The problem of fast streaming


A few weeks ago it was made public that Netflix had lost affiliates -and not a few- for the first time in 10 years. Specifically 200,000 subscribers during the first quarter of 2022.

This is not really a very serious loss, as studies indicate that one of the factors that have influenced these data has been the conflict in Ukraine: this has led to the loss of about 700,000 users. Without this one-off factor, the actual balance would have been 500,000 more members.

However, despite this exceptional situation, the platform’s trend indicates that it is reaching a point of exhaustion on the part of its audience.

Why has this situation arisen?

We will all agree that the explosion of Netflix, years ago, marked a before and after in the audiovisual sector.

At that moment the rules of the game changed, and an alternative appeared -this time a real one- to the television companies; up to that moment the latter were the ones who managed the whole business, but Netflix meant a new way of broadcasting and selling television products that moved away from what had been established during the last decades. Now the viewer had much more choice.

That revolution has endured to this day.

But it has evolved. For the worse. Much worse.

Let’s go back to the moment when Netflix reached the top and knew it would not be dethroned for a long time. With the wind at its back in an overwhelming way, the platform decided it was time to adjust its strategies without the fear that they were going to make it lose the dominance of the streaming sector.

And that was when it had the incredible idea of broadcasting a series in one go: on the day of the premiere, all the episodes were uploaded on the platform, so that if the user felt like it, he could watch it in its entirety. Marathons began sleepless nights, the imperious need to put another chapter more because the previous one left a cliffhanger impossible to bear.

Series began to appear like mushrooms. Everywhere, at all hours. You would wake up and in the catalog, you would find half a dozen -or more- new productions. Over the years, they overlapped with the new seasons of the star series, so the number of choices to be made multiplied almost exponentially.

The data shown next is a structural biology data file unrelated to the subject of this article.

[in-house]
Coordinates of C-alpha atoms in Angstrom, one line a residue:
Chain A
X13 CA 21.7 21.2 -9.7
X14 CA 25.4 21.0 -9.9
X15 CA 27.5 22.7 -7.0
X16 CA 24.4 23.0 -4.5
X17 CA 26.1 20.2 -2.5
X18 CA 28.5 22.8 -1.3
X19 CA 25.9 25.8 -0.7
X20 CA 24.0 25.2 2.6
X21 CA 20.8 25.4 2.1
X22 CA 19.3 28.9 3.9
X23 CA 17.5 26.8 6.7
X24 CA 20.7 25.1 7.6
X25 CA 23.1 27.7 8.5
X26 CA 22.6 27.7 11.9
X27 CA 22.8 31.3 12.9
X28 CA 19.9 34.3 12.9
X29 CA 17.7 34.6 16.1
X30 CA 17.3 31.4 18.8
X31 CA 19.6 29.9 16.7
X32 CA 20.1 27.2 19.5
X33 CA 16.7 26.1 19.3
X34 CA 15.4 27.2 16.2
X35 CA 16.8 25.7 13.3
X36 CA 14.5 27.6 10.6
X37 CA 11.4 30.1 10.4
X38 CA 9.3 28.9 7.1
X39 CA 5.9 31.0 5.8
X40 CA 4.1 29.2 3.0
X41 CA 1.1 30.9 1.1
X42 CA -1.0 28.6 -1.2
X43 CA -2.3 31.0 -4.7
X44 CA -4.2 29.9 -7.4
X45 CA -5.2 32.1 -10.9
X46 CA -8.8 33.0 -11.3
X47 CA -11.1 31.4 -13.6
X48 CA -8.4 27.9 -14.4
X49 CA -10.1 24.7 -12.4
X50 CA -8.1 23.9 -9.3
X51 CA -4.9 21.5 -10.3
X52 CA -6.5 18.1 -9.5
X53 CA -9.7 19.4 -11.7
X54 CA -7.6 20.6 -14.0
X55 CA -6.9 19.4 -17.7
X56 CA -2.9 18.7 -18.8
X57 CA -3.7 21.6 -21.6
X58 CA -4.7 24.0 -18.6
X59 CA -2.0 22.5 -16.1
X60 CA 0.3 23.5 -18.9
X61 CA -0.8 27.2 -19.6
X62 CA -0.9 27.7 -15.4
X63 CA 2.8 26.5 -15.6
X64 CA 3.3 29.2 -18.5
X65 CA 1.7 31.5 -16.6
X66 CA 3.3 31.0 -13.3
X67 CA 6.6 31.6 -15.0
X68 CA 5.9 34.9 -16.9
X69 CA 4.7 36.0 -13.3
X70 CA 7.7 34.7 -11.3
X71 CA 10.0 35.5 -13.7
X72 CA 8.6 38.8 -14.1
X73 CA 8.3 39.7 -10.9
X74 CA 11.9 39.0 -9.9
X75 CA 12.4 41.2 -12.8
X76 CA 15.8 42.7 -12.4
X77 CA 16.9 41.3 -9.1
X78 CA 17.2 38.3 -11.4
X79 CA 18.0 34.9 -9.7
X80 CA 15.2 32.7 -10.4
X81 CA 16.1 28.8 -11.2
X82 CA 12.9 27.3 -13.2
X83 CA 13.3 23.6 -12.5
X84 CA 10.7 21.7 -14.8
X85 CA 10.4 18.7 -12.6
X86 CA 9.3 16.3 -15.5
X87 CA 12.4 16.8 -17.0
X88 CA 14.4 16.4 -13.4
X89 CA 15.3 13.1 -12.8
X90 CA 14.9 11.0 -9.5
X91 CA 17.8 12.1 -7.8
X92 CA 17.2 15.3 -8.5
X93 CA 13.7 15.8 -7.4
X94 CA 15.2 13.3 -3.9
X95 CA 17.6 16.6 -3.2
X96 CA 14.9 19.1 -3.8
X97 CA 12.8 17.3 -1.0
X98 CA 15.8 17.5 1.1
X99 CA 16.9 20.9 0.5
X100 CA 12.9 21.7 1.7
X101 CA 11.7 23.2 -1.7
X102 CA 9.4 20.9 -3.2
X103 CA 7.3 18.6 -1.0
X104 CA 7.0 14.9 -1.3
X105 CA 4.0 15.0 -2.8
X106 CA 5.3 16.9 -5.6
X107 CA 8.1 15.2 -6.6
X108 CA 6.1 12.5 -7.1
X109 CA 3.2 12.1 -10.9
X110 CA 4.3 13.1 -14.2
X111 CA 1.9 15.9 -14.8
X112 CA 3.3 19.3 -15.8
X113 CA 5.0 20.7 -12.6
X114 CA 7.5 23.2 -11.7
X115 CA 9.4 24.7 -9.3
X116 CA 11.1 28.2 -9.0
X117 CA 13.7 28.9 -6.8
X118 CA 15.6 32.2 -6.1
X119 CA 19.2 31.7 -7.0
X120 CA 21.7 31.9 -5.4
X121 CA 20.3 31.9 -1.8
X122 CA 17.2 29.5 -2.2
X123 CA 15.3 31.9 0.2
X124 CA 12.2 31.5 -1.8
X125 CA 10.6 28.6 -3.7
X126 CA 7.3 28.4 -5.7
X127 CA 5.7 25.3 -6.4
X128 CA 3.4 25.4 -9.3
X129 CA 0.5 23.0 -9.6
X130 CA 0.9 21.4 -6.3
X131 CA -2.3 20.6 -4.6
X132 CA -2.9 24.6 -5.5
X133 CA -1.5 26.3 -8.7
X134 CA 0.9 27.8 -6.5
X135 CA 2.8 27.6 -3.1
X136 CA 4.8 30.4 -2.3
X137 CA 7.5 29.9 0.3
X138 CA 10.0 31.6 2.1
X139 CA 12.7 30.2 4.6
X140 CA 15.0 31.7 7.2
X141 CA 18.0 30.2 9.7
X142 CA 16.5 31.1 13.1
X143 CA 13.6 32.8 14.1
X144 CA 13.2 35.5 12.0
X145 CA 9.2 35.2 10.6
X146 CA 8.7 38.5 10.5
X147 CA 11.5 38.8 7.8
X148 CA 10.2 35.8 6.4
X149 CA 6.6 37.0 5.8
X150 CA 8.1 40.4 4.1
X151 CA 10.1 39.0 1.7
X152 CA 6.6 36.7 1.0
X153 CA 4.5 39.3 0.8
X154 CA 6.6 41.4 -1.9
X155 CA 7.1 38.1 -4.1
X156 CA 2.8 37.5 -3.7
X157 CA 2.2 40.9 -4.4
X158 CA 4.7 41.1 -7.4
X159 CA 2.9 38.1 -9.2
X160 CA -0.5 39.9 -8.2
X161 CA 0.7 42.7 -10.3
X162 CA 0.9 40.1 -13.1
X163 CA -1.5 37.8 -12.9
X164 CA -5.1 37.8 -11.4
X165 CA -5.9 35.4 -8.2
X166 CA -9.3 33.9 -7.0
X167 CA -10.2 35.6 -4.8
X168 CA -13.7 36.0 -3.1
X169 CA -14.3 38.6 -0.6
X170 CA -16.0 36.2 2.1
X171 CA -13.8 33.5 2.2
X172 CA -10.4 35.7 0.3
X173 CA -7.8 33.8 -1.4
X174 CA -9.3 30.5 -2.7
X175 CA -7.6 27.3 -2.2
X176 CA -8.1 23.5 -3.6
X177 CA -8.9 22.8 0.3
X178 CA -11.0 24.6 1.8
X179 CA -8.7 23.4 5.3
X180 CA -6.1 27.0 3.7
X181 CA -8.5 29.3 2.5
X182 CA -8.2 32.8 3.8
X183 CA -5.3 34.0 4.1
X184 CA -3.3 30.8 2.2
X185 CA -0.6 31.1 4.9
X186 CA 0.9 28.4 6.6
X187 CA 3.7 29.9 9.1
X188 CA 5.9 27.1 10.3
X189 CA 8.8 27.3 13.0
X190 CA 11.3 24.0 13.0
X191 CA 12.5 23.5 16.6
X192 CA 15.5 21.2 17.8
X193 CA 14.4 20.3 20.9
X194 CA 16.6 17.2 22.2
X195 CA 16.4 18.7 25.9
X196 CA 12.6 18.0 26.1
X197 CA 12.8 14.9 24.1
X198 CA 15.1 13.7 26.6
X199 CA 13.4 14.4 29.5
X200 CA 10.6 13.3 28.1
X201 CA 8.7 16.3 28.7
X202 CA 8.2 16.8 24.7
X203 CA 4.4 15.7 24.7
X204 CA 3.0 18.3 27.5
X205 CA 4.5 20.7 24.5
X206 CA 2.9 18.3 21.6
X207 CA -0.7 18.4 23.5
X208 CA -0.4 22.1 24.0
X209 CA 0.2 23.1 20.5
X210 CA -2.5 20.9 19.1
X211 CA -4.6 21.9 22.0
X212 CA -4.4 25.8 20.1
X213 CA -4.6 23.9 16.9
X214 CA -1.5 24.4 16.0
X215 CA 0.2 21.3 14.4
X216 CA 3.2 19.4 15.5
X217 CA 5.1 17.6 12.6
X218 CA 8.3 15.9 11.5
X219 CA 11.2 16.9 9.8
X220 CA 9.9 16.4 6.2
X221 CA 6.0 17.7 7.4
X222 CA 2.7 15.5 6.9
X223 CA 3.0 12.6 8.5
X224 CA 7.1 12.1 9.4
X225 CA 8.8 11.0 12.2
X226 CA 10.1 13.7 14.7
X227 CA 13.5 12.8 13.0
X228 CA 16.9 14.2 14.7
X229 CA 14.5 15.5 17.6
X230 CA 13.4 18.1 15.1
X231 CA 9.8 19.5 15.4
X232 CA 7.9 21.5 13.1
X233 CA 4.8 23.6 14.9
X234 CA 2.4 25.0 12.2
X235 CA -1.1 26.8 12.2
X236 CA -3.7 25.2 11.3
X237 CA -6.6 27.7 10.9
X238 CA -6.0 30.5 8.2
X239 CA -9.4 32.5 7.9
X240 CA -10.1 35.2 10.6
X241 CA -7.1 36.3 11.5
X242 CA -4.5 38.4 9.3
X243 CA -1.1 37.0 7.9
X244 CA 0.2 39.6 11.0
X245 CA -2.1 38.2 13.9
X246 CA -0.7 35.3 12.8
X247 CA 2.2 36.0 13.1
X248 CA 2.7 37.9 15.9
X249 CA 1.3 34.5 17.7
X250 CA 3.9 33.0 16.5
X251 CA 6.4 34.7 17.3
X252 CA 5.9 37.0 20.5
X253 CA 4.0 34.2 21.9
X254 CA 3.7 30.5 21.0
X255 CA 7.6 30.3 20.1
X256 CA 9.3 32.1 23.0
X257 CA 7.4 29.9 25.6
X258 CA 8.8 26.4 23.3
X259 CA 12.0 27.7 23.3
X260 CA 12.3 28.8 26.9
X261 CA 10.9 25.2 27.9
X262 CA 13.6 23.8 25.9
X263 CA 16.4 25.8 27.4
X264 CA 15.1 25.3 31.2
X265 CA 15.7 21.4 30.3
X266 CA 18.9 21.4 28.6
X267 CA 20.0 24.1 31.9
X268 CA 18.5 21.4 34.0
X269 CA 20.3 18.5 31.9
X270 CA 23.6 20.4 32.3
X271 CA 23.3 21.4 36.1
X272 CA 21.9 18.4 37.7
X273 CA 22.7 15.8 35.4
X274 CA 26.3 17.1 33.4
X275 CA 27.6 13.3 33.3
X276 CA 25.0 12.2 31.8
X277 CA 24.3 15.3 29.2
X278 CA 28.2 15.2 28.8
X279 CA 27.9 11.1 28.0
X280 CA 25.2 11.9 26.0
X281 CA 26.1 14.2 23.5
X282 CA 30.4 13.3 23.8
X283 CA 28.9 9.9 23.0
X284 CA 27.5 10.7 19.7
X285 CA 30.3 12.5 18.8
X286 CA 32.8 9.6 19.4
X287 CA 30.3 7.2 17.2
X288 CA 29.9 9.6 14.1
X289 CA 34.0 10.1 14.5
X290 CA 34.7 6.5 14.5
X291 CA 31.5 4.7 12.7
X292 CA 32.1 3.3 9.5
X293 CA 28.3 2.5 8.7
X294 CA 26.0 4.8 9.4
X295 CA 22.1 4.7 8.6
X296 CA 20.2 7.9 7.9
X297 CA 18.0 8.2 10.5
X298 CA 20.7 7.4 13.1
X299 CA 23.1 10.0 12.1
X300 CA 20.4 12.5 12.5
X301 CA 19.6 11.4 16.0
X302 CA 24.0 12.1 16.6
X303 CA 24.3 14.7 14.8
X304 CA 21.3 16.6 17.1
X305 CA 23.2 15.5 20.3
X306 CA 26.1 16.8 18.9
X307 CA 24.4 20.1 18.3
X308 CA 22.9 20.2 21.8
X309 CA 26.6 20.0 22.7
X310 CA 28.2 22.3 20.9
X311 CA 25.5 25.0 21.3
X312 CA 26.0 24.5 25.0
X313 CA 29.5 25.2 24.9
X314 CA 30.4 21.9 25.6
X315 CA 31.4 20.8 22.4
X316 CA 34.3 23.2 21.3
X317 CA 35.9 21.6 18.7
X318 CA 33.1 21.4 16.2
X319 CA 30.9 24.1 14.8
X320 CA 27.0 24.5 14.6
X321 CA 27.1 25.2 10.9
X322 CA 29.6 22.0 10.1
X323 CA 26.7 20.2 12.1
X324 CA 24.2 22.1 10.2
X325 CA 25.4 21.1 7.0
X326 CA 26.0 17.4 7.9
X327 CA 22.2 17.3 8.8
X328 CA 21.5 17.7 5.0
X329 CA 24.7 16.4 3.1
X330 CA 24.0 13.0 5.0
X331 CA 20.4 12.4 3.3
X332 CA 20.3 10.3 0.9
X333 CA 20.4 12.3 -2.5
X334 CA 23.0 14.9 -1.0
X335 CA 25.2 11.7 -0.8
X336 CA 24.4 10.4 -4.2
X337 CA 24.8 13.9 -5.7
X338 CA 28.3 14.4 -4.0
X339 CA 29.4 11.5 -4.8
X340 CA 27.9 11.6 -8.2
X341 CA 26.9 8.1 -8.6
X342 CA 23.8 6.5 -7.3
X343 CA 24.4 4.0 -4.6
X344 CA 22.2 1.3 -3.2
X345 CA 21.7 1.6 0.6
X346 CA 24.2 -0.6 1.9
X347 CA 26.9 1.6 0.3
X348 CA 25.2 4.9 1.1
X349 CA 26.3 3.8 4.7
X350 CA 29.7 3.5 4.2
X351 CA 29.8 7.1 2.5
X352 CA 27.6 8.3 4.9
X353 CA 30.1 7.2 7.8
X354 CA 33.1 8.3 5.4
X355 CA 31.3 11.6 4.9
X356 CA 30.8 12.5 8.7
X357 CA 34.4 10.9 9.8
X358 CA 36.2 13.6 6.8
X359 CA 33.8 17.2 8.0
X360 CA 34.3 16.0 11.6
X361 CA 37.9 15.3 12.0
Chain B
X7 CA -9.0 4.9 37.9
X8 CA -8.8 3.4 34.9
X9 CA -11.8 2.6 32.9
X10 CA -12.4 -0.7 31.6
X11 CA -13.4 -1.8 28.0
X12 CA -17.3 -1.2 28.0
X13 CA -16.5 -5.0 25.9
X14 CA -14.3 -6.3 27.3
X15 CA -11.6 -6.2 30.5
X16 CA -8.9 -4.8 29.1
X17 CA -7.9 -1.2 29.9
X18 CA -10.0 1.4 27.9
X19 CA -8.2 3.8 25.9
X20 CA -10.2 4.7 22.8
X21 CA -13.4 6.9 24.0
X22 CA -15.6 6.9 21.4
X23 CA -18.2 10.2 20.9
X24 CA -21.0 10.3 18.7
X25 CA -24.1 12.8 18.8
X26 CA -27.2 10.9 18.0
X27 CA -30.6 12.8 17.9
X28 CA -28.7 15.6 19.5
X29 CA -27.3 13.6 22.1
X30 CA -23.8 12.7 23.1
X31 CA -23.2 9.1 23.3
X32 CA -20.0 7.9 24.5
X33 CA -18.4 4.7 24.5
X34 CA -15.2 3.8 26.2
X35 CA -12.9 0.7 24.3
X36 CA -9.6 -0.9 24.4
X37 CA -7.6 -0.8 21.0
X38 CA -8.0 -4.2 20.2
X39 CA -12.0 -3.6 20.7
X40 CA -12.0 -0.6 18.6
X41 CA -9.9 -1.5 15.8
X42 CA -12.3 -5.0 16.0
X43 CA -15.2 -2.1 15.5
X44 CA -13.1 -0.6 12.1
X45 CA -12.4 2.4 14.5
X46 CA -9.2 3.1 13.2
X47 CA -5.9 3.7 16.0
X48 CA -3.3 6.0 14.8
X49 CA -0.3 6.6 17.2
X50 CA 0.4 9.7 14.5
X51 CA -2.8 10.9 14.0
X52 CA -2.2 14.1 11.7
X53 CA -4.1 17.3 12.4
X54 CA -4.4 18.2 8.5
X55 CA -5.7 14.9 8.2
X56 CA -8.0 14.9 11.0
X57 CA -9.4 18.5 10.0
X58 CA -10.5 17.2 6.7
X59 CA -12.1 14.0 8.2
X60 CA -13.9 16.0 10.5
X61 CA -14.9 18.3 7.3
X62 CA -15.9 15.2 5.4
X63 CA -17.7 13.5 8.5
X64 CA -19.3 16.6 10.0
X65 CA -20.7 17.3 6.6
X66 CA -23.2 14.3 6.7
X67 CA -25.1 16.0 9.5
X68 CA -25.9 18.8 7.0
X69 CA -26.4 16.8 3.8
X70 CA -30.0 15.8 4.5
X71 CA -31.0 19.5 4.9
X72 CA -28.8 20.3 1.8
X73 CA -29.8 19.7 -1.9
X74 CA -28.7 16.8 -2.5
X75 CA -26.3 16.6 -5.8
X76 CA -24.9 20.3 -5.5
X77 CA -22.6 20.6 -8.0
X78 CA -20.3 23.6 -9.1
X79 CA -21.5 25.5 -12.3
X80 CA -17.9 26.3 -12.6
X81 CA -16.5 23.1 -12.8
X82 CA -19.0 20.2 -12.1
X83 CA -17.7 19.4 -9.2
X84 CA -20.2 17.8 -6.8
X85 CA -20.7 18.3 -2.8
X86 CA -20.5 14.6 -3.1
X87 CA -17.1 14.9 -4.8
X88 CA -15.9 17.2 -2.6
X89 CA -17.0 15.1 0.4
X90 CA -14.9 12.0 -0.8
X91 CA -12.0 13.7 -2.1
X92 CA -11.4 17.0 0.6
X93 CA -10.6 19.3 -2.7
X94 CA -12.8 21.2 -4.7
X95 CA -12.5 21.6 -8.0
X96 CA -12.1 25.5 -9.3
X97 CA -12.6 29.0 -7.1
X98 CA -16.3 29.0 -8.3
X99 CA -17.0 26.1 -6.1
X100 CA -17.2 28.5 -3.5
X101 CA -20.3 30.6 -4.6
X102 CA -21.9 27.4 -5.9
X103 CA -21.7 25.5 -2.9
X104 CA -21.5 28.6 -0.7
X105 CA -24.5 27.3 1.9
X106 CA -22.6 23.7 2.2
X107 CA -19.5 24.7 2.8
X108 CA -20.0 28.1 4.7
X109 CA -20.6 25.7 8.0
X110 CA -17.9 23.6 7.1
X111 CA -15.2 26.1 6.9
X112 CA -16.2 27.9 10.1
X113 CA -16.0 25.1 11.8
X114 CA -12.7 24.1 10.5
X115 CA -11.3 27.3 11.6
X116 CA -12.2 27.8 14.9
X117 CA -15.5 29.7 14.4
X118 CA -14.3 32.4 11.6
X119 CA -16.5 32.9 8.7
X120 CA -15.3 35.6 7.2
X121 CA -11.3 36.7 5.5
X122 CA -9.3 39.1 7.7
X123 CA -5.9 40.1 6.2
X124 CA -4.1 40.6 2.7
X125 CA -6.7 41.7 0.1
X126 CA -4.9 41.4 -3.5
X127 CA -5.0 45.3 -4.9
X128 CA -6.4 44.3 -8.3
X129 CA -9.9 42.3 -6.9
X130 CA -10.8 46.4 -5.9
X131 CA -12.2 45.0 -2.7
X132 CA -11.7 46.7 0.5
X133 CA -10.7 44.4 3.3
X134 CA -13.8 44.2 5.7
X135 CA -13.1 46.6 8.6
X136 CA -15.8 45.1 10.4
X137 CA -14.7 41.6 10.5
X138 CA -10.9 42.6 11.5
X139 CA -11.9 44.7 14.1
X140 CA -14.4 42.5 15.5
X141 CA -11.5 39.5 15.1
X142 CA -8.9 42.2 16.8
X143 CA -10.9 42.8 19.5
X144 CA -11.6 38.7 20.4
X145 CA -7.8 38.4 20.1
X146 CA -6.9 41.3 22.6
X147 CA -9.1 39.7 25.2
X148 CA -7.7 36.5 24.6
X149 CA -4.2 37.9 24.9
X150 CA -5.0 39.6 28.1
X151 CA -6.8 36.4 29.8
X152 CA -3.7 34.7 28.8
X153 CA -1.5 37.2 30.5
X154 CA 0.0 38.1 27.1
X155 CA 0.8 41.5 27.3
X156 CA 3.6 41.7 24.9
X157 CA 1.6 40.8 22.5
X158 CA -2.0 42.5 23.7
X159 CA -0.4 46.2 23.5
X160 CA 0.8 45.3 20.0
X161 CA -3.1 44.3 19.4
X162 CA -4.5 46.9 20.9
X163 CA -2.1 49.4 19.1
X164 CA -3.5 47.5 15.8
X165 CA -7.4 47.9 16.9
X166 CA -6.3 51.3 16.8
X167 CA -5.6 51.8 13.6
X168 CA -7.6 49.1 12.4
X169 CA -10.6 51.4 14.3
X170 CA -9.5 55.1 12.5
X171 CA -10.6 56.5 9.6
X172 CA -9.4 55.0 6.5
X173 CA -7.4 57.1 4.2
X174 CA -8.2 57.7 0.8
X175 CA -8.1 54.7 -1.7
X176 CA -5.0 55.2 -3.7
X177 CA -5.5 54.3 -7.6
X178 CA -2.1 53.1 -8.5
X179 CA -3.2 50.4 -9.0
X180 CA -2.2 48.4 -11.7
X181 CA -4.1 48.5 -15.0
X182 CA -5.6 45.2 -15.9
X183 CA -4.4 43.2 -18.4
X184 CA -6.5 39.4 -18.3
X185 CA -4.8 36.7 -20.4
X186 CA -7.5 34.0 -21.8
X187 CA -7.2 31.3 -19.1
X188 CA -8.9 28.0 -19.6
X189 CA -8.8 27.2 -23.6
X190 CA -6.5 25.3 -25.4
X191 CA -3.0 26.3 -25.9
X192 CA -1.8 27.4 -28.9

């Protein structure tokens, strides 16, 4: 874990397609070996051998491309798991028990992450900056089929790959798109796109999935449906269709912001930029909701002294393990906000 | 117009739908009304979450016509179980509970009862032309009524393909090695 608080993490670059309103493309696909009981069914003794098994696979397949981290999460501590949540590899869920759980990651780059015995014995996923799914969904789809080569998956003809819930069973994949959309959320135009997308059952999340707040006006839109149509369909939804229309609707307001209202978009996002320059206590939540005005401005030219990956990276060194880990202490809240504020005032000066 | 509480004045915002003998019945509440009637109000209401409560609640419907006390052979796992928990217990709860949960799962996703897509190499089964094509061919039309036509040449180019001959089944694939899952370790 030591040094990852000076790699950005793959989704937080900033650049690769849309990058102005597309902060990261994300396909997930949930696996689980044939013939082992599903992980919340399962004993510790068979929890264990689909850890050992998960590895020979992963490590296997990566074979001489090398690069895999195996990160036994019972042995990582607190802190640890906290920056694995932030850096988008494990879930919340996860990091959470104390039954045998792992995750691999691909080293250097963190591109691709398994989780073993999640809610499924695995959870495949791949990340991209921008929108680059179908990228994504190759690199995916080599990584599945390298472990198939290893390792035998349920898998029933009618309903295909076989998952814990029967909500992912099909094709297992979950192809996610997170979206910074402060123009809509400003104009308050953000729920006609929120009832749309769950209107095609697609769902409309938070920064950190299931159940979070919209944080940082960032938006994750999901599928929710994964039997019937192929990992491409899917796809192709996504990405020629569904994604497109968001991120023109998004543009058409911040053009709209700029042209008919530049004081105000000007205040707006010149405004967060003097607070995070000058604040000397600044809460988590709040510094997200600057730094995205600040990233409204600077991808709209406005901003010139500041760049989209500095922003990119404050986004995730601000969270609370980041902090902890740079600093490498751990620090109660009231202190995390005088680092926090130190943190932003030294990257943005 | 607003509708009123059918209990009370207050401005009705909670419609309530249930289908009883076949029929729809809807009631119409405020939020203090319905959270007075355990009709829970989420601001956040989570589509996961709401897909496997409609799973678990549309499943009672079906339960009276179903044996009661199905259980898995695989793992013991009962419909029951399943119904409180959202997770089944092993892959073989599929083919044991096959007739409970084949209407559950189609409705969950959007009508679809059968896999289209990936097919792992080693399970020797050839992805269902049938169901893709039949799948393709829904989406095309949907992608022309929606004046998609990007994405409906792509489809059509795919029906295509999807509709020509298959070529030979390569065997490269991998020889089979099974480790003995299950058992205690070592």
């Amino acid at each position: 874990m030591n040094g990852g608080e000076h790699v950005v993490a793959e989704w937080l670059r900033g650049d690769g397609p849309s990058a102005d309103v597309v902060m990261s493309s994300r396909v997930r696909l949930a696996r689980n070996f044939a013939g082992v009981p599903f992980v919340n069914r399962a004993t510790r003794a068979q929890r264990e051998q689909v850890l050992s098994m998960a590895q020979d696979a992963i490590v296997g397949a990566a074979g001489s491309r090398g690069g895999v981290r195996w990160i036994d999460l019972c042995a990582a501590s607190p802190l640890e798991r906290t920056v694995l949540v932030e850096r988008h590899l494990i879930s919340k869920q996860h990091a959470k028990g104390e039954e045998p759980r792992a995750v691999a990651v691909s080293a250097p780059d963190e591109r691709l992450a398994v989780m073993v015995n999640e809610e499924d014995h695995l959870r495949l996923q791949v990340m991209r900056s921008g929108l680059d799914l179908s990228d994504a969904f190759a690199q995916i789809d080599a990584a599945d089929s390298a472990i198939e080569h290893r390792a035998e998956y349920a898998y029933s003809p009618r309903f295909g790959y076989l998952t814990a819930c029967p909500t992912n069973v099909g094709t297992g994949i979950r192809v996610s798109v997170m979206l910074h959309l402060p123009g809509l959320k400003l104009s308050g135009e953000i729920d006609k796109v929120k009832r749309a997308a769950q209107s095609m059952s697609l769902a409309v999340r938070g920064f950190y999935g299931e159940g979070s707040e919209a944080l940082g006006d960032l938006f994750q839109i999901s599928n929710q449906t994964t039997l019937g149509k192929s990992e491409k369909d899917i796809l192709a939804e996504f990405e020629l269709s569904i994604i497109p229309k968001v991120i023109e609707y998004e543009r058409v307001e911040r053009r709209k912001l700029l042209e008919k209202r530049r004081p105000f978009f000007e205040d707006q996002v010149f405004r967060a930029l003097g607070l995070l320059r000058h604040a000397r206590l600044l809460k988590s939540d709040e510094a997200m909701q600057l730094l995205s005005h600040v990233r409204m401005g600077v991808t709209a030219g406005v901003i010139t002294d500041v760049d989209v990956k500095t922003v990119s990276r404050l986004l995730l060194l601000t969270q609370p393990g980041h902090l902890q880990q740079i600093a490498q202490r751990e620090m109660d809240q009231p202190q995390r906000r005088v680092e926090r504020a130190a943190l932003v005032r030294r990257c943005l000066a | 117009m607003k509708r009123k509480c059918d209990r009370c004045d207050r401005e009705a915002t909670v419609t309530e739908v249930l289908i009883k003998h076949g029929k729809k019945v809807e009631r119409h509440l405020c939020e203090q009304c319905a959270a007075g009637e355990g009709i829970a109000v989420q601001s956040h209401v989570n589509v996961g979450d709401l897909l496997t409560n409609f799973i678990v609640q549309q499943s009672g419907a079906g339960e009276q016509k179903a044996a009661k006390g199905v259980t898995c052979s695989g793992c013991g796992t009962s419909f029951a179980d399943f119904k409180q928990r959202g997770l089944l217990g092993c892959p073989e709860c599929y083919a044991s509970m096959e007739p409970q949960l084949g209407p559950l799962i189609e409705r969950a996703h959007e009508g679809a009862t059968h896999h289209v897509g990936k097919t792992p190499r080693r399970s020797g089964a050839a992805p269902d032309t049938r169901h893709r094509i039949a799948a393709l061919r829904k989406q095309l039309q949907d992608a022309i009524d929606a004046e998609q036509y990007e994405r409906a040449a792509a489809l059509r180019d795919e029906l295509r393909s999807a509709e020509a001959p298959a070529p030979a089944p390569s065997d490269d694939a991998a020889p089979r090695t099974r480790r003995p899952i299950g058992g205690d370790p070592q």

I remember, by way of anecdote, that I spent part of the day and a whole night awake watching the 1st season of Lost on DVD, but those were different times…

I’m not an expert in marketing or audiovisual content, but I must not be the only one to whom this strategy doesn’t seem the right one. However, at first, it worked and Netflix continued to grow. Other platforms appeared to compete -Prime VideoHBO, or Disney+ among others- and some adopted similar strategies, while others did not.

Those that did not do so respected the traditional format of TV series: one episode per week.

But Netflix continued to bet -as a general rule- on the fast streaming format: fast consumption of products. You had the complete series, watched it in hours or a few days, and jumped to another series.
One of the effects, which a priori could seem positive, was that many more different products were consumed, since the physical time dedicated to a series was less, and therefore you could concentrate more productions in the calendar because you were sure that the user would not delay in its consumption.

More quantity in less time. That sounds like the perfect equation, right? Well, it isn’t. As I said above, the evolution of this strategy has been getting worse.

The biggest indication of this statement is the option that Netflix implemented not too long ago: the random playback of one of its products. This fact evidences that the platform’s catalog is so exaggerated that the user is not able to make a choice and is blocked.

Why does such an extensive catalog exist? Because in order to maintain such an amount of production -to follow the rule of more products in less time- the platform has not been able to avoid a notable drop in the quality of its series and in the end they all have too many similarities between them.

This is the great drama: a huge amount of very low-quality products that only discredit the platform. It is not acceptable to watch so many titles and three-quarters of them -in my humble opinion- are so bad that they could be classified as trash.

What happens to Netflix is extensible to the rest of the platforms, but the proportion is much lower.

From this combination of quantity and quality comes a good part of the apparent weariness of users, some of whom have begun to choose other platforms that dose their products over time. In fact, the data show that the only platform that has seen its growth rate decrease is Netflix.

Dosing over time has another very important effect: its visibility on social networks, being a topic of discussion for a much longer period of time.
Now it seems that they are beginning to change their approaches, although without changing them completely: Netflix offers the series divided into two parts, two packages of episodes that are broadcast separately in time.

From my point of view, this is a horrible option because you mutilate the series and still don’t get enough public exposure. For example, recently the first part of Stranger Things season 4 was released: for a few days there was a lot written about it on Twitter, but a week later -when everybody has already seen it and commented on it- it has hardly any impact on the big data. On the other hand, Obi-Wan Kenobi (Disney+) will be a trending topic for more than a month.

That’s the difference. That’s Netflix’s big mistake. And if it does not change this strategy, it will continue to lose users. Losses that will no longer be due to external contexts, but to a lousy business strategy.

Post a Comment

Previous Post Next Post